The creative industries’ social mobility problem

Has it become easier for people from low socio-economic backgrounds to succeed in the creative industries?

We talk to the man behind the iconic looks of Princess Diana and Kate Moss – whose childhood ambitions were defined by the fact his father was a coal miner and his mother was a shopkeeper.

Cutting edges

Social mobility in the creative industries remains one of the more surprising, but entrenched challenges in the UK economy. But we must always keep a focus on the significant opportunities.

The story of Sam McKnight MBE – the hairstylist’s hairstylist and global fashion entrepreneur – is a microcosm of the difficulties and potential successes inherent in this sector. McKnight’s journey from a coal mining village in Scotland to being one of Princess Diana and Kate Moss’ most trusted style gurus – with a retrospective of his work at Somerset House a few years ago – underlines the transformative power of opportunity. But one unnecessarily blighted by systemic barriers that continue to persist for many aspiring creatives today.

McKnight’s early career, in the 1960s and 70s, was inspired by icons like David Bowie and driven by a desire to escape the confining narratives of his working-class background. McKnight took significant risks. He quit his reluctant teacher trainee job to become a hairdresser, eventually moving to London to pursue his dreams. His success in a competitive industry was not just due to natural talent, but also to the opportunities created by social and cultural change of the time. Of finding allies, and challenging assumptions. McKnight acknowledges that figures like David Bailey and Twiggy paved the way for working-class creatives to enter and thrive in high fashion​.


We interviewed Sam for The Possibility Club podcast, about his life, career and advice for aspirational young people today.

The class ceiling

However, the landscape of social mobility in the creative industries today presents a more complex picture.

The ‘class ceiling’ remains a significant barrier, as highlighted in the recent Creative Access and FleishmanHillard report. This research reveals that 64% of people from working-class backgrounds feel underrepresented in the creative industries, with this figure rising to 73% when considering senior positions. The report also underlines the persistence of unpaid internships and the reliance on personal networks, which disproportionately benefit those from backgrounds​ with more social and financial capital.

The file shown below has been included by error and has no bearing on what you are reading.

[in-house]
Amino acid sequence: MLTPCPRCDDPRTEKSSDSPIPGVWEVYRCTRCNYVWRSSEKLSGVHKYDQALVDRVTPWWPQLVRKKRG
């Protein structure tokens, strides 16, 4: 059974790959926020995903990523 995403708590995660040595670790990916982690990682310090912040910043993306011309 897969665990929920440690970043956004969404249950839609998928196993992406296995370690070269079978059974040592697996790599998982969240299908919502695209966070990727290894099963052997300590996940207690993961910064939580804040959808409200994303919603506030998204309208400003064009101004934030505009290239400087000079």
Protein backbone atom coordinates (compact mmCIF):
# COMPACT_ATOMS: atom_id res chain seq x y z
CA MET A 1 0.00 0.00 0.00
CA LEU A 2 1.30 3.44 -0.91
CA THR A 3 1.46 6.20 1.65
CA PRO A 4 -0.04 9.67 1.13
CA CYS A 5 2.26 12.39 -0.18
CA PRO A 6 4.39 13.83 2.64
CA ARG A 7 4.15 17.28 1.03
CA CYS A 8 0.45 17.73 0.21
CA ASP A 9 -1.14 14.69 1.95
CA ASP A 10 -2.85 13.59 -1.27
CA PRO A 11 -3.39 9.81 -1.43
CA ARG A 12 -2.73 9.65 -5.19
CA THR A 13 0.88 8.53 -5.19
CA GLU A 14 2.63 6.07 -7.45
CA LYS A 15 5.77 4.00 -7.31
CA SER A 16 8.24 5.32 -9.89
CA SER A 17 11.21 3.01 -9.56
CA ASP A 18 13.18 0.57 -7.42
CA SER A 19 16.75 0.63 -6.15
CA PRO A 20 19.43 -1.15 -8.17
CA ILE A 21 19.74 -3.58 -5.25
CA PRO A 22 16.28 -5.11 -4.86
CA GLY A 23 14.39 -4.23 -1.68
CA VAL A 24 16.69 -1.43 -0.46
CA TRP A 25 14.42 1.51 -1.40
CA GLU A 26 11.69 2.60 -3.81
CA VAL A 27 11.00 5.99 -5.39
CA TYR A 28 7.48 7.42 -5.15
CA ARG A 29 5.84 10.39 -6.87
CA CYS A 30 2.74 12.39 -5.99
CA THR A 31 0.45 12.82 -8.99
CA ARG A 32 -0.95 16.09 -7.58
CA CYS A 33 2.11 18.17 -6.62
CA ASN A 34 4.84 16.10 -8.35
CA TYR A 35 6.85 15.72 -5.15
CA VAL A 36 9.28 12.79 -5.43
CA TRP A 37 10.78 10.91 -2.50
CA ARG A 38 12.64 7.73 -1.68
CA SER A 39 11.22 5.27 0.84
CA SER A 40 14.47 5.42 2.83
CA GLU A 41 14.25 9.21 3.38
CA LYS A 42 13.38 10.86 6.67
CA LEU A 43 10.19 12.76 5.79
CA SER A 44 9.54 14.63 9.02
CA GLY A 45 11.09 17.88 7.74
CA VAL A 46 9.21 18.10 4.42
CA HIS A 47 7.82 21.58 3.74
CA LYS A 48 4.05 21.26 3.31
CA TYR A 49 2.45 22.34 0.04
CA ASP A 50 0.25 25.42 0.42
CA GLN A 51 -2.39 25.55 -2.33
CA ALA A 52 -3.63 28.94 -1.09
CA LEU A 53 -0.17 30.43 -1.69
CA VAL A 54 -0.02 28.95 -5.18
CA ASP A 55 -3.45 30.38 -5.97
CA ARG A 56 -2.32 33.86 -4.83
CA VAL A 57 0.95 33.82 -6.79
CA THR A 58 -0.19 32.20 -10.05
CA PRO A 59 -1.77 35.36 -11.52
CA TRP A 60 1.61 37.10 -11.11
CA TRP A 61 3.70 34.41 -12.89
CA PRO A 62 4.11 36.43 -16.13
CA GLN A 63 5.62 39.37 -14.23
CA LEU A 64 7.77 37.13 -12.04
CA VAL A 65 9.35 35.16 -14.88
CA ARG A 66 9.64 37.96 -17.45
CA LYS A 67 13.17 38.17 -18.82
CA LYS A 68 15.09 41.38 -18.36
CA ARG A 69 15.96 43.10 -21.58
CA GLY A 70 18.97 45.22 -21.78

The barriers to entry are multiple. Financial constraints, lack of industry connections, and cultural biases create an unlevel playing field. For instance, people from low socio-economic families often have none of the financial safety nets to take the risks that even Sam McKnight did. Because the cost of living denies it. Furthermore, the UK’s lingering obsession with class differences still has a corrosive impact on self-confidence and the ability to navigate professional networks effectively​.


Conscious creativity

Despite these challenges, the creative industries also offer significant opportunities for rethinking diversity and social mobility.

The growth of digital platforms and social media has democratised access to some extent, allowing new voices to emerge and gain recognition. However, as Sam McKnight told us, increased competition and noise also means that standing out requires more than just talent—it demands resilience and strategic positioning​.

There needs to be a concerted effort to address these systemic barriers. This includes implementing fair recruitment practices, offering financial support for internships, and providing mentoring programmes to help navigate the industry.

Organisations must also prioritise class diversity as a key component of their diversity and inclusion initiatives. By doing so, they can tap into a broader range of talents and perspectives, enriching the industry as a whole.


always possible are working directly with organisations such as The Royal Opera & Ballet, Into Games, Brighton Dome & Festival, AudioActive, Little Green Pig, QueenSpark Books and Arts Council England on critical strategy and programme design around social innovation, access and leadership. 

We’re helping leadership teams to define, measure and communicate their determination to open access and widen opportunity – from West End theatre, heritage and video games design to urban music and creative writing.


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